Ivan Castellucci
Lo scopo del romanzo è parlare della dipendenza da alcool? Si, ma non solo, il concetto è più vasto, Lansdale non vuole fare un sermone contro l'abuso di sostanze alcoliche, non sarebbe nel suo stile né tantomeno nei suoi progetti.
La mia recensione sul mio blog :
In this story, Landale moves a bit into the supernatural while staying on course with the sarcastic tough guy characters that I love from his other novels.

A boy develops the ability to sense echoes of past events while becoming sick and nearly dying as a child. As he gets older, he fears the ability that seems to hit him out of nowhere at any given time. He finds safe routes to walk to and from his home and covers his walls in cardboard to keep sounds muffled.

He begins to lose his fear when he b
Harry has the mumps/ear infection while growing up which gives him the ability to see past violent crimes being committed from certain sounds. It's believable and I like Harry, Tad and Kayla. As usual it was too short.
I am struggling to decide whether Lost Echoes is a four-star mystery with two-star characters, a two-star mystery with four-star characters, or another uneasy combination. Lansdale soaks his tale in east Texas flavour, evoking a peculiar blend of good ole boy jocularity, brutal violence, deep sorrow, isolation, drive through gratuity, and nostalgia. It is a potent and occasionally hilarious mixture that nevertheless fails to gel completely. The setup is one part The Dead Zone, one part Stand By ...more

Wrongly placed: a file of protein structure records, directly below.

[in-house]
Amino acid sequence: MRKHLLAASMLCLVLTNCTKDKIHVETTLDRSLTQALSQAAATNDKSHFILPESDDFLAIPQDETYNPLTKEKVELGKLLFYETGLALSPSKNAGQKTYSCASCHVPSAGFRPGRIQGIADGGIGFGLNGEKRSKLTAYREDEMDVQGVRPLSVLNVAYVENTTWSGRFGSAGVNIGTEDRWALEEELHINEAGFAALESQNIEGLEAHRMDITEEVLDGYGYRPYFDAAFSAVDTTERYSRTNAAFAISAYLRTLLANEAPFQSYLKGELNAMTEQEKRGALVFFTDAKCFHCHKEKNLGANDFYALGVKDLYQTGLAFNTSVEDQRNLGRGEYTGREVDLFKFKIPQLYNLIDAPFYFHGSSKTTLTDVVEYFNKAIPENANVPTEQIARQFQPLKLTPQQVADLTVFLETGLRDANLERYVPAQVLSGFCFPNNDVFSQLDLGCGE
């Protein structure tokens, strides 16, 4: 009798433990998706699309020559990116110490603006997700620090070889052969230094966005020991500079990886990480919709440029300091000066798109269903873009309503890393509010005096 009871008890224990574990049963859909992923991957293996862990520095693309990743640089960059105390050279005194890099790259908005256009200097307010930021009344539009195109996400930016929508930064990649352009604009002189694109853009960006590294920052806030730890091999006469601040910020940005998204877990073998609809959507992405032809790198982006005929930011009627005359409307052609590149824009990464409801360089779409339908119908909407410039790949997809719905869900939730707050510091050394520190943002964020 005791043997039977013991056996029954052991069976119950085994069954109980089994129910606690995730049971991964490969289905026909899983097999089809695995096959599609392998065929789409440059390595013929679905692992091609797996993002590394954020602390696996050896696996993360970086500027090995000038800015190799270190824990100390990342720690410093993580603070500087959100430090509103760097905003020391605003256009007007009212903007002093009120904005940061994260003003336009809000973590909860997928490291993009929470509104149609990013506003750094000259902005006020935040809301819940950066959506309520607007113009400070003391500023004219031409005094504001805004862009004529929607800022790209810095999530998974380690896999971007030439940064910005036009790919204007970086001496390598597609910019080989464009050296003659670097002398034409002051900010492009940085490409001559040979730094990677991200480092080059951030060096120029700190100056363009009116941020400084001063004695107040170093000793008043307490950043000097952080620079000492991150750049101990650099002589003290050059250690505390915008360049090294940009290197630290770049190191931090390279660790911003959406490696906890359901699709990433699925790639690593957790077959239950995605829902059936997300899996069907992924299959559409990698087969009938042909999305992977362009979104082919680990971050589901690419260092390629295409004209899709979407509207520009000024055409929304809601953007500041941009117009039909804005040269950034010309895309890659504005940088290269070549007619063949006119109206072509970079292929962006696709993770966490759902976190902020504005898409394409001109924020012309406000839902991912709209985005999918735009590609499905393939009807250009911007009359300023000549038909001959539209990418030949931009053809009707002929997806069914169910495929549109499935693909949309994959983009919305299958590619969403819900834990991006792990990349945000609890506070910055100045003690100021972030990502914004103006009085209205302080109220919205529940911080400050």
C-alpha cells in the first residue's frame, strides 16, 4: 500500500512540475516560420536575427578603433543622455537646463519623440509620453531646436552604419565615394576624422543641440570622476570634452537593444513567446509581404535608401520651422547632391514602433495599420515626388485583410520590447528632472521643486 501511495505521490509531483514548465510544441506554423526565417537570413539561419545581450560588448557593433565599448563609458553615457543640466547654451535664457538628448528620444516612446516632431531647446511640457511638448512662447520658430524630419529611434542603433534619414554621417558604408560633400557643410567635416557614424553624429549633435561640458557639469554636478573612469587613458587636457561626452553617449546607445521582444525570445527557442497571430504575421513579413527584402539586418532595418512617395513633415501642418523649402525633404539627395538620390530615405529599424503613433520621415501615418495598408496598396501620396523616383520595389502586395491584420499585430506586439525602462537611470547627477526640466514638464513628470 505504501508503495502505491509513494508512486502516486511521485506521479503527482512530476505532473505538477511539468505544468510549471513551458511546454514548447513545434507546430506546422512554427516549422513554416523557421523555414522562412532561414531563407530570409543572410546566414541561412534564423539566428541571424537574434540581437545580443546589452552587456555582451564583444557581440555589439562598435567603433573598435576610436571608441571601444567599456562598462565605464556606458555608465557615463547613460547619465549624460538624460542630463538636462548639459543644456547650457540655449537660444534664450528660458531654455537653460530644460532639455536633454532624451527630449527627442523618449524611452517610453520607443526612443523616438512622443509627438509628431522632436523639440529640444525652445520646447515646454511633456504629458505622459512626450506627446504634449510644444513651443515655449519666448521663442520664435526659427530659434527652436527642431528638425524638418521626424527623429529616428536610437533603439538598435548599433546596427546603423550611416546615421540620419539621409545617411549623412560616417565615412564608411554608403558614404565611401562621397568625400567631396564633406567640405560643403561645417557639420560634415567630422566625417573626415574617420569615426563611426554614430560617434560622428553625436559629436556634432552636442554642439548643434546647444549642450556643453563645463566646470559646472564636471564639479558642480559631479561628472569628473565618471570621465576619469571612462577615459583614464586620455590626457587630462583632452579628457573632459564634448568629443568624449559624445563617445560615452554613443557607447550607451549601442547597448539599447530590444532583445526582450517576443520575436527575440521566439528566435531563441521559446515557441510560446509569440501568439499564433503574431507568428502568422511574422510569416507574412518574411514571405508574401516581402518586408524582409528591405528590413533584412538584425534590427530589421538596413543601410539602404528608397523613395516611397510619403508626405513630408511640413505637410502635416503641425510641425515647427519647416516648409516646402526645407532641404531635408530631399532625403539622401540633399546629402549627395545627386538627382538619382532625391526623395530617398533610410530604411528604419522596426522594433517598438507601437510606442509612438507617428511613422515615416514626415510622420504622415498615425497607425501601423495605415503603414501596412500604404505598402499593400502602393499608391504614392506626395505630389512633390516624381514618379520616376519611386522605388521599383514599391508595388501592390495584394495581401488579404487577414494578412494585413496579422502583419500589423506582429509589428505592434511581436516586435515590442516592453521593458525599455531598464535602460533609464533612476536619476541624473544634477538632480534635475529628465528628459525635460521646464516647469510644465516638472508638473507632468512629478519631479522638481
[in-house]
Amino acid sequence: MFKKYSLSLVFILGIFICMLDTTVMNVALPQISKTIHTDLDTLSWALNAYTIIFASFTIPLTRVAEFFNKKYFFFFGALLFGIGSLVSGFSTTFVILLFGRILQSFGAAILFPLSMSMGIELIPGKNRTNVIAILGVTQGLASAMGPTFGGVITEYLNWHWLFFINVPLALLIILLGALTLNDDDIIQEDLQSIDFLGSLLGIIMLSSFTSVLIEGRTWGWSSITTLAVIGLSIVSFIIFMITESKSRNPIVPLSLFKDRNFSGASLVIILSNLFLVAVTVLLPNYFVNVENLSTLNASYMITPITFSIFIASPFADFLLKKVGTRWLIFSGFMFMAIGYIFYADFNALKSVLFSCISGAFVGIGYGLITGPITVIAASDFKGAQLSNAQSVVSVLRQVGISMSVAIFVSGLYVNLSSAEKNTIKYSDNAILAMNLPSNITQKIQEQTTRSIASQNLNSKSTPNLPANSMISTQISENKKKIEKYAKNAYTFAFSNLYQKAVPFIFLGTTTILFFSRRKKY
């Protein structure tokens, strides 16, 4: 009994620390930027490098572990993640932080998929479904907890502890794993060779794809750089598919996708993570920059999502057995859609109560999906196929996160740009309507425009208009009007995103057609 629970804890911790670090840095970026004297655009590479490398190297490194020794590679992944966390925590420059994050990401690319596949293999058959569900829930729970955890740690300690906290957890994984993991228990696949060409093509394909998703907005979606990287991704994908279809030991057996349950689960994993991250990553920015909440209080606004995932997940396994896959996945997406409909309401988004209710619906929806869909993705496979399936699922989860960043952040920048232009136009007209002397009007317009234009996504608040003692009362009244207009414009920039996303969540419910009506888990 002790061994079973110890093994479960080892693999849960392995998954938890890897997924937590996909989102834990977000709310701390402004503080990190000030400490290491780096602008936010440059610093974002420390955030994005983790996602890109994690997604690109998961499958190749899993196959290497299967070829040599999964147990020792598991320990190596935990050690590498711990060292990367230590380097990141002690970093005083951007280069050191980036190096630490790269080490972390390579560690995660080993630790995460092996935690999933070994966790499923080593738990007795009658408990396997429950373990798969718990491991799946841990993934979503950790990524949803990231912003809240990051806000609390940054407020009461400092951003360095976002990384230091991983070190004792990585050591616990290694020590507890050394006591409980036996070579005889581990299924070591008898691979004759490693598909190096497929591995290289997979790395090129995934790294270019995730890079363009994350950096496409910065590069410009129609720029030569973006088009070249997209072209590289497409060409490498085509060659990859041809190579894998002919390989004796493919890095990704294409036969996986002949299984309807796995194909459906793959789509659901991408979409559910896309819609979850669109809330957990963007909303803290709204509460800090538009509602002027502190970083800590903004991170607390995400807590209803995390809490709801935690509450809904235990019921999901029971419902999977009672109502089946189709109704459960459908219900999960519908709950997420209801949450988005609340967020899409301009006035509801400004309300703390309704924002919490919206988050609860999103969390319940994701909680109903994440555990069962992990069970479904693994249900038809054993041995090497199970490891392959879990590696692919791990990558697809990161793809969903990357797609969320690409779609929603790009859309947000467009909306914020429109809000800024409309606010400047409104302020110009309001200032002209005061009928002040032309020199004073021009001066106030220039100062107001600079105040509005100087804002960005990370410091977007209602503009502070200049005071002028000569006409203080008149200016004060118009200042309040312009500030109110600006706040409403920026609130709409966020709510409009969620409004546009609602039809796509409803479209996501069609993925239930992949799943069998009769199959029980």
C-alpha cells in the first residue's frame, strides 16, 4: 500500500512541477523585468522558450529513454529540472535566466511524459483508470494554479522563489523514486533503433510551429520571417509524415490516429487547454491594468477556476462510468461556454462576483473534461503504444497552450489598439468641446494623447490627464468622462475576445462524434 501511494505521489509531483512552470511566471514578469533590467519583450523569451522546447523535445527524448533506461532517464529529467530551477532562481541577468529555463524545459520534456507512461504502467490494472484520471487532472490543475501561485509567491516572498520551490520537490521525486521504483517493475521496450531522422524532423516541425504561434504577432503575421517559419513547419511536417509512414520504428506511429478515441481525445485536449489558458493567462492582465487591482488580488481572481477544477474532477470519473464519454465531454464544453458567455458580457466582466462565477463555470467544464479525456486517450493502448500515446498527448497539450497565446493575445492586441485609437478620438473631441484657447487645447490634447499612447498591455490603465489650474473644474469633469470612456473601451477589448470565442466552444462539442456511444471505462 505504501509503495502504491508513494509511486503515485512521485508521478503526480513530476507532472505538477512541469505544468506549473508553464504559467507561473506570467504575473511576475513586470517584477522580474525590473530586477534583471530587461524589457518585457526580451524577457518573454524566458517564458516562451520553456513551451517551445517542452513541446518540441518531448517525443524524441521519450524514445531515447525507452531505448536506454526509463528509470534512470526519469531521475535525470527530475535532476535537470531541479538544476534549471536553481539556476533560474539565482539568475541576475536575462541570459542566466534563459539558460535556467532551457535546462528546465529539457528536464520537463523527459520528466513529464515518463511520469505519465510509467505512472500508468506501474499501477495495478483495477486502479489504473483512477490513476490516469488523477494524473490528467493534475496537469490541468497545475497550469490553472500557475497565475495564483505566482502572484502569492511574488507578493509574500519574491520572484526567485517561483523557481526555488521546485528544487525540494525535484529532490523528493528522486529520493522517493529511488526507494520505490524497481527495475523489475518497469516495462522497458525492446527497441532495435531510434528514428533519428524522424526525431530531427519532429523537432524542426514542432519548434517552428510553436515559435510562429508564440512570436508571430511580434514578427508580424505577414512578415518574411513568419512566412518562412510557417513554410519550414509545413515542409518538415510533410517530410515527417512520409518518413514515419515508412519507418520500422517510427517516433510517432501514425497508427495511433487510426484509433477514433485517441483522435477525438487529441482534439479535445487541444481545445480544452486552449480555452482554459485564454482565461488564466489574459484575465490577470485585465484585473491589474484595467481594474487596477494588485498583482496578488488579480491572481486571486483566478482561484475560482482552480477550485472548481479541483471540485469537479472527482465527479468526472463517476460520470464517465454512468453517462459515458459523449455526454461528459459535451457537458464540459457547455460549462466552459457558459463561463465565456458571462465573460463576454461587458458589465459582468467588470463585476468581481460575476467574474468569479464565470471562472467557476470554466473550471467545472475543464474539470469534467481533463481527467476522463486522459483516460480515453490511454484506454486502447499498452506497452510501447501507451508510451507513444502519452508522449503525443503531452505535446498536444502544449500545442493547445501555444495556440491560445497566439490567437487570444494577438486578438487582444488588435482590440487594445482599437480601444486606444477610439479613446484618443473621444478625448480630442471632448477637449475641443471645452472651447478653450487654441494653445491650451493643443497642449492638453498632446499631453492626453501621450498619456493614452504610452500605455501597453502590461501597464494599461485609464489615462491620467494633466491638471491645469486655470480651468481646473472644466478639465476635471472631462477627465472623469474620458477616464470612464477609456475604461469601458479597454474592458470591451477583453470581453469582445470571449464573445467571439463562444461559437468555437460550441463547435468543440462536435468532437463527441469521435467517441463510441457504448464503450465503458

Dec 28, 2010 Jennifer rated it 3 of 5 stars  ·  review of another edition
Recommends it for: fans of The Dead Zone
Shelves: read-2010
A fast read that actually made me want to go back and re-read some of Lansdale's earlier books. After a childhood illness, Harry Wilkes develops a sort of psychic feel for violence. A sound in a room or along a path will trigger visions of any violent act committed there. Needless to say this makes life tough for Harry who feels the pain and panic of the victims. In college, Harry turns to alcohol to numb his "gift" but it is a chance encounter with another drunk (who displays zen-like fighting ...more
Paul Brown
Good book. I've heard a lot of good things about Joe Lansdale's books, and this one was pretty good. I'll definitely be reading more of his stuff.
Jim Jannotti
I took a break from this book to read another title from Lansdale, "Leather Maiden." That book was much better than this one. Lost Echoes seems like a stylistic experiment; as if Lansdale is trying to write in the choppy two word sentence style of a Sherman Alexie, whose work I find unreadable.

This book was not unreadable, but it lacks the smooth, easy feel of Lansdale's Hap and Leonard books. It also lacks their humor. There's a lot that is supposed to be funny in this book, but most of it is n
It was a little spooky, very witty and satisfying in the end.
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Joe R. Lansdale is the winner of the British Fantasy Award, the American Horror Award, the Edgar Award, and six Bram Stoker Awards. He lives in Nacogdoches, Texas.
More about Joe R. Lansdale...